Now how do we make a conversation? You say something. I acknowledge it and then say my point. You say, “How are you?” and I say “I am fine and you?” or something like that. There is continuity. There is a connecting link between the dialogues.
Now how would this look?
You ask me “How are you” and I say, “I am fine, thank you; fine is a four letter word. ‘Fine’ also means ‘penalty’. Fine could mean a lot of things in different contexts. It depends on how you use it….”
Wouldn’t you think I was a little crazy? You only asked how I was. And I give you a lecture on the word “fine”. It is true that fine means penalty and the meaning differs with the context, blah blah blah! But the situation never called for it!
Several dialogues in the movie were like that – a force fit. Especially a few instances when Kamal is on the phone with Madhavan, he rattles on and on – and Madhavan just moves on to the next dialogue… No acknowledgement whatsoever. At least none that I could find!
Yup, so dialogues were completely a force fit. Yet, the dutiful ‘Kamal fan’ can put up with this, after all what he says is all true – it’s just this particular story did not need it.
Now here’s something even the “dutiful Kamal fan” CANNOT put up with!
That’s the ‘mental agony’ part. The climax.
It was almost as if they were struggling to figure out a fitting climax and could come up with none – so they resorted to the typical Crazy Mohan style – confusion in the end.
At least in movies like MMKR and Kaadhala Kaadhala, the confusion and mess was justified. It was called for and it was funny. Like one of my friends pointed out, the characters in the movie might be confused, but amidst all the chaos, the audience would be able to understand every thing that was going on!
But here in MMA, the characters are not alone – watching it, even you would be confused. The story first of all did not call for such a chaos and I wonder if the film crew and the actors understood what was going on themselves.
So yup, trying to figure out what is going on in the climax could give you a migraine.
Not even the dutiful Kamal fan can put up with one!
Did the movie have any good aspects at all?
Well, yup there were good aspects.
The timing of every song was perfect. Be it “Who’s the hero” or “Thagudu thatham” or “Neela Vaanam” the timing could not have been better!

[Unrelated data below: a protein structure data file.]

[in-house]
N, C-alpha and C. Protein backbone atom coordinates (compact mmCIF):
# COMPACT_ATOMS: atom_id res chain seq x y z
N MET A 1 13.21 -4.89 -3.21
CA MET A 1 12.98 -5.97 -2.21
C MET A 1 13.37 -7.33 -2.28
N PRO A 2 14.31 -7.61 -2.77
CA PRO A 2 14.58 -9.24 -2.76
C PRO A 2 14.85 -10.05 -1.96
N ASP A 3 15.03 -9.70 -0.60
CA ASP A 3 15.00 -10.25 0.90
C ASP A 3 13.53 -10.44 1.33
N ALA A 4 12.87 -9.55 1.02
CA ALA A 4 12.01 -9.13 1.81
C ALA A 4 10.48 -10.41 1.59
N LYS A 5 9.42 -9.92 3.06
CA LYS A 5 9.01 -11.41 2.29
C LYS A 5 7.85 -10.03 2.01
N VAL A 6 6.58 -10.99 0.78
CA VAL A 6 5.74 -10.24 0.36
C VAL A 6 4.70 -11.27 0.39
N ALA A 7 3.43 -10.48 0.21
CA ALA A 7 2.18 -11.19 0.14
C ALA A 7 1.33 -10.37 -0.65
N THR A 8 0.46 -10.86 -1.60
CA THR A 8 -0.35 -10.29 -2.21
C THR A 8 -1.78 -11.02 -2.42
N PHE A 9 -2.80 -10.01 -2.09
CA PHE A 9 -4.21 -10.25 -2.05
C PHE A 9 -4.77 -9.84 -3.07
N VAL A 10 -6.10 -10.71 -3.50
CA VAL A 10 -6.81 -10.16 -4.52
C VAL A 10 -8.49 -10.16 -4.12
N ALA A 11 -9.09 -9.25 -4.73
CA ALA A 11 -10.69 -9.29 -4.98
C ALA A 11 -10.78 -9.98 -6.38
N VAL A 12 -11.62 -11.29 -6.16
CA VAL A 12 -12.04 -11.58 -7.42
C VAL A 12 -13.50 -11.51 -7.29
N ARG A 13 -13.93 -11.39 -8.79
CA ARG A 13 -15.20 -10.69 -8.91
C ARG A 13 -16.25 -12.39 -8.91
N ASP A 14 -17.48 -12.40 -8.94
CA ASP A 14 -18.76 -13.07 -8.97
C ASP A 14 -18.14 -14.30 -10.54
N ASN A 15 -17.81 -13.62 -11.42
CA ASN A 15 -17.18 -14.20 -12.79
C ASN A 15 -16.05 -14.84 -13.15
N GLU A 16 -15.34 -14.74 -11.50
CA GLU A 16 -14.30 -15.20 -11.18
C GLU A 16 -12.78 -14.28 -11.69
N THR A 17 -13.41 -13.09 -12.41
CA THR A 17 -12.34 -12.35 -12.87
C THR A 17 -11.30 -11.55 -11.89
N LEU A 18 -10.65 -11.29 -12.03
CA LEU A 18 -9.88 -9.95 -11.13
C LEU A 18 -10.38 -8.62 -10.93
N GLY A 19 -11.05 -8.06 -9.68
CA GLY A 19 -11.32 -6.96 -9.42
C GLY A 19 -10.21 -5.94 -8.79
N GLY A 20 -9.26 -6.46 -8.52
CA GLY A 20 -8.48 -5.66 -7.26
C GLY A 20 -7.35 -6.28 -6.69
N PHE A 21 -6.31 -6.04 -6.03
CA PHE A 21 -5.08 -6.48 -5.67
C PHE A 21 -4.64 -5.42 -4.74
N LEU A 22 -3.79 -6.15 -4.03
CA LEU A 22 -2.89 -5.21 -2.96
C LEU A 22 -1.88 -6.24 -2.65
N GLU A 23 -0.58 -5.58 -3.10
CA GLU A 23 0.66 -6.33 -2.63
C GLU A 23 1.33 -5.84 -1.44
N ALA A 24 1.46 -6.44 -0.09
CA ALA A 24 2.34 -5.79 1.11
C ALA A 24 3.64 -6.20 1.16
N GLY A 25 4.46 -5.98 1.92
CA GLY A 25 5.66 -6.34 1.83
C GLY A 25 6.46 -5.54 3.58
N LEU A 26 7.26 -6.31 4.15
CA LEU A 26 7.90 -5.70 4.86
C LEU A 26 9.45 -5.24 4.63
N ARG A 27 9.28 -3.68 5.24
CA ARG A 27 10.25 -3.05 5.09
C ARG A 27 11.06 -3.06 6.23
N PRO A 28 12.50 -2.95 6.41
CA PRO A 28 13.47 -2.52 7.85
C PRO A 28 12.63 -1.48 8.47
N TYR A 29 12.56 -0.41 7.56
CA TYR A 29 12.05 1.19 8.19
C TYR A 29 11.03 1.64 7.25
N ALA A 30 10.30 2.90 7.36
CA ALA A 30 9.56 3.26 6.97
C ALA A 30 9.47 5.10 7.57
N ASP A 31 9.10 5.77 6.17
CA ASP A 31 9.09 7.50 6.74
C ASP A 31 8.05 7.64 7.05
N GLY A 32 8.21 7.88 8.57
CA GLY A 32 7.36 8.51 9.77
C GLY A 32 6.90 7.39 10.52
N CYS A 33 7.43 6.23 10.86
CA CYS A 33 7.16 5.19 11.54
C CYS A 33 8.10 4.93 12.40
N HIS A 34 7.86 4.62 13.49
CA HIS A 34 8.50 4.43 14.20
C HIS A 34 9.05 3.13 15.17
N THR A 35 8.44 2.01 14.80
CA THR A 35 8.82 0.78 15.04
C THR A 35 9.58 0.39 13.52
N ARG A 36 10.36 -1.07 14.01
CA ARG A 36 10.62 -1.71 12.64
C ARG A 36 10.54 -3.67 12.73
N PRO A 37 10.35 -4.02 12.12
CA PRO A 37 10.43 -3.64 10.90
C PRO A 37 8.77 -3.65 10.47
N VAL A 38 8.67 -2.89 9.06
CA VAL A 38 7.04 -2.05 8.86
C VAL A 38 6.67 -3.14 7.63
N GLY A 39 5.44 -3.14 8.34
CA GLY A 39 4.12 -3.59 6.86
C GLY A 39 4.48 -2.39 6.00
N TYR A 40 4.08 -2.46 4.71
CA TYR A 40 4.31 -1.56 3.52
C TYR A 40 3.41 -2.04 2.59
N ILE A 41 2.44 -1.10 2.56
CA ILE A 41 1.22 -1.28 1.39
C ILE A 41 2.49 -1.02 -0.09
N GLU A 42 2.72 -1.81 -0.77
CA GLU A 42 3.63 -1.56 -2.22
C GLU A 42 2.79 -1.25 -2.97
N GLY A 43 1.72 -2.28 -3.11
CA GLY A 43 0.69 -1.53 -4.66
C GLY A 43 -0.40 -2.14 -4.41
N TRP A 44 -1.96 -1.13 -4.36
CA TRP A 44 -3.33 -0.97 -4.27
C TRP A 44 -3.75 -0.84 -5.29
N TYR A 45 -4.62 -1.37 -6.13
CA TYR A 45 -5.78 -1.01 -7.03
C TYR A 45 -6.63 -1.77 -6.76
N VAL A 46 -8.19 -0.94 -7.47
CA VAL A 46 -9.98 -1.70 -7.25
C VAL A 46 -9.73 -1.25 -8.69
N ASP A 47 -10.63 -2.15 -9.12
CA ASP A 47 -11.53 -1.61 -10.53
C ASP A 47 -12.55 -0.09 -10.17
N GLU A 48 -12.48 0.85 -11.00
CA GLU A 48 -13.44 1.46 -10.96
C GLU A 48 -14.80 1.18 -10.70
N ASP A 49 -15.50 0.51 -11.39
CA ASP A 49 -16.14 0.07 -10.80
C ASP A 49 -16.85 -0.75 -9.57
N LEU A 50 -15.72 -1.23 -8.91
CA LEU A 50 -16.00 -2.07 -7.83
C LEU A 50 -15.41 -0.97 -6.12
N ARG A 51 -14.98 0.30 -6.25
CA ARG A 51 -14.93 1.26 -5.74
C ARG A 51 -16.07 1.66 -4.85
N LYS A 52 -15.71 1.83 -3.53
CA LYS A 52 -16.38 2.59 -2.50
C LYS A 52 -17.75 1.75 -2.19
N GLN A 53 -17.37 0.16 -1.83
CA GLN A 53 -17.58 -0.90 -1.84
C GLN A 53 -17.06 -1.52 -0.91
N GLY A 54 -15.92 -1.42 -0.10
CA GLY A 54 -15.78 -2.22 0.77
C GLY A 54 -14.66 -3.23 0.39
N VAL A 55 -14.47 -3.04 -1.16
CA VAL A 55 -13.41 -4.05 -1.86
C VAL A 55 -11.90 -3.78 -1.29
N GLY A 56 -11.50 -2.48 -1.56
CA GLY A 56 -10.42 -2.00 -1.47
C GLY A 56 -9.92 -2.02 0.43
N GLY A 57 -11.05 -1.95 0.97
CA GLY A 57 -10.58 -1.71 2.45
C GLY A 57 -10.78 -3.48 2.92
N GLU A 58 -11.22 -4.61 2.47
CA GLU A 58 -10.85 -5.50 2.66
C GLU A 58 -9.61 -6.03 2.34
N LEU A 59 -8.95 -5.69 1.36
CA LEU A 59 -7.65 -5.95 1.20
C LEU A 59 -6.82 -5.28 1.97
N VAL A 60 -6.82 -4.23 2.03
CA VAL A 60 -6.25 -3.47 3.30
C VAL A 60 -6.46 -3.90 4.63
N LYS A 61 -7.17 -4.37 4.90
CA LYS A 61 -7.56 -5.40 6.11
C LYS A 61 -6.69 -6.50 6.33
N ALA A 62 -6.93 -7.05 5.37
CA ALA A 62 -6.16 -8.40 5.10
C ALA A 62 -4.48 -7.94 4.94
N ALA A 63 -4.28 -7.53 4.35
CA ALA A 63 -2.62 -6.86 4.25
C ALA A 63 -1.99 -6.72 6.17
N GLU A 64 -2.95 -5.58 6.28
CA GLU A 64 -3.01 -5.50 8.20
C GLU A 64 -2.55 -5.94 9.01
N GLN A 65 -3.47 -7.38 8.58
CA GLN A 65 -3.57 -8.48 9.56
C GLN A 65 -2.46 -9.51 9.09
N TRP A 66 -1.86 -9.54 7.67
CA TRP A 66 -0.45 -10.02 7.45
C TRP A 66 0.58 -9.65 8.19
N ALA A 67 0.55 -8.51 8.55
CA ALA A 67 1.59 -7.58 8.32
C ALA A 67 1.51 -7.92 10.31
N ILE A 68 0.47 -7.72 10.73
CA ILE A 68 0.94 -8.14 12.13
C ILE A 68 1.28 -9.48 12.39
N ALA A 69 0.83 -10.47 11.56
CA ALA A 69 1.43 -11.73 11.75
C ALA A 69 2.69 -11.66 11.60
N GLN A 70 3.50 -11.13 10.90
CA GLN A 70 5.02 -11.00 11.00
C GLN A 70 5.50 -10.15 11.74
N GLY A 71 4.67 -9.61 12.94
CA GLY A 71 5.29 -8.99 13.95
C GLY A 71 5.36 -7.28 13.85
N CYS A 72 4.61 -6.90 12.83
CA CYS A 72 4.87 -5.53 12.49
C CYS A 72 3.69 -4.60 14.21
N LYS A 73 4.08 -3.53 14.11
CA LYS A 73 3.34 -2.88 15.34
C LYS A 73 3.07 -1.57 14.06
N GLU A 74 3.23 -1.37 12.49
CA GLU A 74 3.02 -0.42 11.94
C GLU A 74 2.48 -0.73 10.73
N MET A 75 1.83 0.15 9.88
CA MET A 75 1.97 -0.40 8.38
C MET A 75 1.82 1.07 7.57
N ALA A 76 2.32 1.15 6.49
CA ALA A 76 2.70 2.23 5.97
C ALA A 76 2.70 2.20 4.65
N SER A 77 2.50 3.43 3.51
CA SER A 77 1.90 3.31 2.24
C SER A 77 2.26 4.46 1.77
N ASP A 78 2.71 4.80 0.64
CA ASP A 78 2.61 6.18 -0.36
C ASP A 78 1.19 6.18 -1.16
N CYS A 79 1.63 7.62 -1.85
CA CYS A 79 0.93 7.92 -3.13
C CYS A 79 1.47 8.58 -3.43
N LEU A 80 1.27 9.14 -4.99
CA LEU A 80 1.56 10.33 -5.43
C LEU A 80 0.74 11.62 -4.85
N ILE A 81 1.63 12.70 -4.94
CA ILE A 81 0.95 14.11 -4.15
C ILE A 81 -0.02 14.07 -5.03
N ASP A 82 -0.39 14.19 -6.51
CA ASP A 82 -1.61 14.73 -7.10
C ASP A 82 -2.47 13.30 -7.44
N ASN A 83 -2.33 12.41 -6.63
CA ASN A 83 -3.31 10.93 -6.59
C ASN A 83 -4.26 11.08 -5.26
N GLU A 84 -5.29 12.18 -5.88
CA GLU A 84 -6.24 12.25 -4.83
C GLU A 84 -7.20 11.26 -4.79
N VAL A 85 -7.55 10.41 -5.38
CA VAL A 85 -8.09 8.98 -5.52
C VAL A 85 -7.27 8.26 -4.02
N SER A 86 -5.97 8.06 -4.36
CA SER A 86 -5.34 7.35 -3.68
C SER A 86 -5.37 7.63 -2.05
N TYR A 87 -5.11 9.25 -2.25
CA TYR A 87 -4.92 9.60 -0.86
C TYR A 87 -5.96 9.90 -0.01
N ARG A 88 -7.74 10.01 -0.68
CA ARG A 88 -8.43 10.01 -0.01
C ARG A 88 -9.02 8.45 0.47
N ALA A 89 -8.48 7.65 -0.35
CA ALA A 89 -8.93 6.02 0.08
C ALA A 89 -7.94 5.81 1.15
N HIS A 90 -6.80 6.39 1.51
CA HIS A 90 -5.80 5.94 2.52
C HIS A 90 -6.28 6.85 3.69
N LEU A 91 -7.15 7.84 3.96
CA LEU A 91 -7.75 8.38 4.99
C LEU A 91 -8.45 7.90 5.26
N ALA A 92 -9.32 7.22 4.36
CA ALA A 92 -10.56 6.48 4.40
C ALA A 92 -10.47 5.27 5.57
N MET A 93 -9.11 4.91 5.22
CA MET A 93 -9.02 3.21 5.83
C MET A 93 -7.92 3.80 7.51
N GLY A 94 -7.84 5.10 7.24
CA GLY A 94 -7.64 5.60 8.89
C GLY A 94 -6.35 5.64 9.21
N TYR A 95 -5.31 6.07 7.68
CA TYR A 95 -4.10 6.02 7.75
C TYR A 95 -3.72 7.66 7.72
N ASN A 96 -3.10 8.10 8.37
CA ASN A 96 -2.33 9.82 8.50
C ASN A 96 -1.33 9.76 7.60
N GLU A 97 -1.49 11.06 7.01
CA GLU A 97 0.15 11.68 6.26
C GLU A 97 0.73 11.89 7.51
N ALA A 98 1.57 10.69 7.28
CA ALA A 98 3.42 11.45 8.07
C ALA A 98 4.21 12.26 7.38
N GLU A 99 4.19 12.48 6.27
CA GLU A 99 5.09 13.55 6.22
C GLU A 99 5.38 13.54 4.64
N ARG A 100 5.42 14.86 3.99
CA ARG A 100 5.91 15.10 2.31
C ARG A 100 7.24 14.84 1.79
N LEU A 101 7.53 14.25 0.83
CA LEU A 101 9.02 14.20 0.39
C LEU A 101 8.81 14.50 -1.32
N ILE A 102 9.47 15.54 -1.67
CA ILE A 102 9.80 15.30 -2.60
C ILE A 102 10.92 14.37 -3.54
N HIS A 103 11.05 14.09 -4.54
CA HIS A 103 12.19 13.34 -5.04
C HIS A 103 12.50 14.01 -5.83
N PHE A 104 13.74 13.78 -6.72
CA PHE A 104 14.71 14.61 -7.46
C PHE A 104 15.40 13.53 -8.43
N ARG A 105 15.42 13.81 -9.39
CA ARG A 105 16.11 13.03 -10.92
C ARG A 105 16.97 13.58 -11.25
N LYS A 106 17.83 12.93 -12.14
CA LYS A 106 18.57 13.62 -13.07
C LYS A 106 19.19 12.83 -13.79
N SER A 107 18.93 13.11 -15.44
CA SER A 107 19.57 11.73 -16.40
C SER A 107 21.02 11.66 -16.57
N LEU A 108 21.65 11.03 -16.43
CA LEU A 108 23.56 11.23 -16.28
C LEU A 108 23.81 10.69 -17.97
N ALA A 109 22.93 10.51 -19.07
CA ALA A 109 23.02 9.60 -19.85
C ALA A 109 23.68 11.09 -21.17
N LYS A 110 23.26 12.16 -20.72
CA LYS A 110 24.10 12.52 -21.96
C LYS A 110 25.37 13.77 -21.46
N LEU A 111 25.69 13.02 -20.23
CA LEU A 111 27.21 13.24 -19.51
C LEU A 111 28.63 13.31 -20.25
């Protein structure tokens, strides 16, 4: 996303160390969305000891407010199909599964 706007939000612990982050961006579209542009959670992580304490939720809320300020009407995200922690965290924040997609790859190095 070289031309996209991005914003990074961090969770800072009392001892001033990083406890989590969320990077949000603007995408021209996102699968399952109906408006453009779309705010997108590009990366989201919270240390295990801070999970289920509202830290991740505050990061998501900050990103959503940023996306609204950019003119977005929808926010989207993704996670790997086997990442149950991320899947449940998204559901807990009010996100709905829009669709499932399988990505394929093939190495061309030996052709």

Madhavan did his part well. Though most of his part involved talking in a drunken stupor, he did it quite well…
The Kamal Kavidhai was actually good
Sarcastic, yes, but good. Now there are several people who objected. They said that this guy is an atheist and that the lyrics were offensive. Well, I see worse things in other movies. What about “Meow Meow Poona” from Kandhasamy? Isn’t that offensive? The lyrics are plain vulgar. “Daddy Mummy Veetil Illa” Oh great lyrics. Yet these are songs that we hear being played everywhere. The damage this causes for all practical purposes is more than what Kamal Kavidhai could do to religion and faith.
To be honest, I have found, on several occasions, men drunk to the bones and lying on the roads – wearing the “Ayyapan Maalai” which is supposed to be sacred. No one objects to these. Yet, let Kamal Hasan talk about something and they all raise their eyebrows and are prepared to attack the man! Personally, I found the Kamal Kavidhai sarcastic it was quality sarcasm.
Sangeetha and Trisha gave what their roles demanded of them – not less, not more. It was just “fitting”.
Phew! That was pretty long!
If you have reached this far, well, I think the point is driven home! You can watch MMA, if you haven’t already! But don’t tell me I did not warn you of the other thing the movie could mean – the Mounting Mental Agony – especially towards the end!
P.S: I am one of Mr.Kamal Hasan’s greatest fans and he is this perfectionist I admire! I cannot even begin to talk about his acting skills. But this is way too much even for me!